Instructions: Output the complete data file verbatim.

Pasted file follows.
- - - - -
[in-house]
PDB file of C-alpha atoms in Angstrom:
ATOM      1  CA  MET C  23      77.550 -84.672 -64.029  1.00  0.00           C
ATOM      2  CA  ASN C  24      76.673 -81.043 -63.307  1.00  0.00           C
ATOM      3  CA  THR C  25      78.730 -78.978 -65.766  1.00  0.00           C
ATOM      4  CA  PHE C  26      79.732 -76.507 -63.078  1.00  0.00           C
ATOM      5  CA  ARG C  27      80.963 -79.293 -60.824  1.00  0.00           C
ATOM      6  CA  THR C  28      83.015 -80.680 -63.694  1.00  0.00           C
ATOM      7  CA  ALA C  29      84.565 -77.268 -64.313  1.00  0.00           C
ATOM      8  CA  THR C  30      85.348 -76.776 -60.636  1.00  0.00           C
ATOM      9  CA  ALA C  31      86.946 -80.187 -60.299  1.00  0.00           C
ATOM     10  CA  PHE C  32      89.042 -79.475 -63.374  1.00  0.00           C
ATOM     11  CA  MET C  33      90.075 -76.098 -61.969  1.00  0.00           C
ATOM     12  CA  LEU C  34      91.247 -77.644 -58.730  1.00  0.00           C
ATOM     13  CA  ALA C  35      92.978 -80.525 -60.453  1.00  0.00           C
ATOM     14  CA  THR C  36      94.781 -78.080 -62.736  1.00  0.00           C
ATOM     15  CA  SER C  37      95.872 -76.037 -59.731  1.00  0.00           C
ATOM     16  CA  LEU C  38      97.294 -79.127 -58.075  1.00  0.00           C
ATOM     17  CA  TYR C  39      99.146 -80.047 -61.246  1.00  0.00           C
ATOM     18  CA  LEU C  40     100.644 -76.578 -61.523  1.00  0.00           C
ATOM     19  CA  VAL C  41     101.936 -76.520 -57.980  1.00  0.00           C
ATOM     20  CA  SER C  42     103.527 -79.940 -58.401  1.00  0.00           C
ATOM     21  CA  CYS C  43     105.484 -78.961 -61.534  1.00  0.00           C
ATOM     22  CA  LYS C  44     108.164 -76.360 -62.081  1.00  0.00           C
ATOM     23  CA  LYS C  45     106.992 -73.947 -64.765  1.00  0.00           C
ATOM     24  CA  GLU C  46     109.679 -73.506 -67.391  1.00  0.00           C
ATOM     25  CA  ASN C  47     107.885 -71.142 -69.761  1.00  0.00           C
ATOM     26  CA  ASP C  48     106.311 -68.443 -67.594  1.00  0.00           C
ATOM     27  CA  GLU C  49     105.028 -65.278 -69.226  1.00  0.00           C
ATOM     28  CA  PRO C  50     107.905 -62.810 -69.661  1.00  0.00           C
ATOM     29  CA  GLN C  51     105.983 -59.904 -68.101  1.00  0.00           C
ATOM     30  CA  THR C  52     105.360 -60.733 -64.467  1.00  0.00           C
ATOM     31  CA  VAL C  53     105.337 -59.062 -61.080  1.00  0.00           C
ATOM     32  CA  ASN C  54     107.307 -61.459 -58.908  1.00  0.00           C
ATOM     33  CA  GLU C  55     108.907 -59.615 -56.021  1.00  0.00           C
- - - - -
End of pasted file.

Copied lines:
[in-house]
PDB file of C-alpha atoms in Angstrom:
ATOM      1  CA  MET C  23      77.550 -84.672 -64.029  1.00  0.00           C
ATOM      2  CA  ASN C  24      76.673 -81.043 -63.307  1.00  0.00           C
ATOM      3  CA  THR C  25      78.730 -78.978 -65.766  1.00  0.00           C
ATOM      4  CA  PHE C  26      79.732 -76.507 -63.078  1.00  0.00           C
ATOM      5  CA  ARG C  27      80.963 -79.293 -60.824  1.00  0.00           C
ATOM      6  CA  THR C  28      83.015 -80.680 -63.694  1.00  0.00           C
ATOM      7  CA  ALA C  29      84.565 -77.268 -64.313  1.00  0.00           C
ATOM      8  CA  THR C  30      85.348 -76.776 -60.636  1.00  0.00           C
ATOM      9  CA  ALA C  31      86.946 -80.187 -60.299  1.00  0.00           C
ATOM     10  CA  PHE C  32      89.042 -79.475 -63.374  1.00  0.00           C
ATOM     11  CA  MET C  33      90.075 -76.098 -61.969  1.00  0.00           C
ATOM     12  CA  LEU C  34      91.247 -77.644 -58.730  1.00  0.00           C
ATOM     13  CA  ALA C  35      92.978 -80.525 -60.453  1.00  0.00           C
ATOM     14  CA  THR C  36      94.781 -78.080 -62.736  1.00  0.00           C
ATOM     15  CA  SER C  37      95.872 -76.037 -59.731  1.00  0.00           C
ATOM     16  CA  LEU C  38      97.294 -79.127 -58.075  1.00  0.00           C
ATOM     17  CA  TYR C  39      99.146 -80.047 -61.246  1.00  0.00           C
ATOM     18  CA  LEU C  40     100.644 -76.578 -61.523  1.00  0.00           C
ATOM     19  CA  VAL C  41     101.936 -76.520 -57.980  1.00  0.00           C
ATOM     20  CA  SER C  42     103.527 -79.940 -58.401  1.00  0.00           C
ATOM     21  CA  CYS C  43     105.484 -78.961 -61.534  1.00  0.00           C
ATOM     22  CA  LYS C  44     108.164 -76.360 -62.081  1.00  0.00           C
ATOM     23  CA  LYS C  45     106.992 -73.947 -64.765  1.00  0.00           C
ATOM     24  CA  GLU C  46     109.679 -73.506 -67.391  1.00  0.00           C
ATOM     25  CA  ASN C  47     107.885 -71.142 -69.761  1.00  0.00           C
ATOM     26  CA  ASP C  48     106.311 -68.443 -67.594  1.00  0.00           C
ATOM     27  CA  GLU C  49     105.028 -65.278 -69.226  1.00  0.00           C
ATOM     28  CA  PRO C  50     107.905 -62.810 -69.661  1.00  0.00           C
ATOM     29  CA  GLN C  51     105.983 -59.904 -68.101  1.00  0.00           C
ATOM     30  CA  THR C  52     105.360 -60.733 -64.467  1.00  0.00           C
ATOM     31  CA  VAL C  53     105.337 -59.062 -61.080  1.00  0.00           C
ATOM     32  CA  ASN C  54     107.307 -61.459 -58.908  1.00  0.00           C
ATOM     33  CA  GLU C  55     108.907 -59.615 -56.021  1.00  0.00           C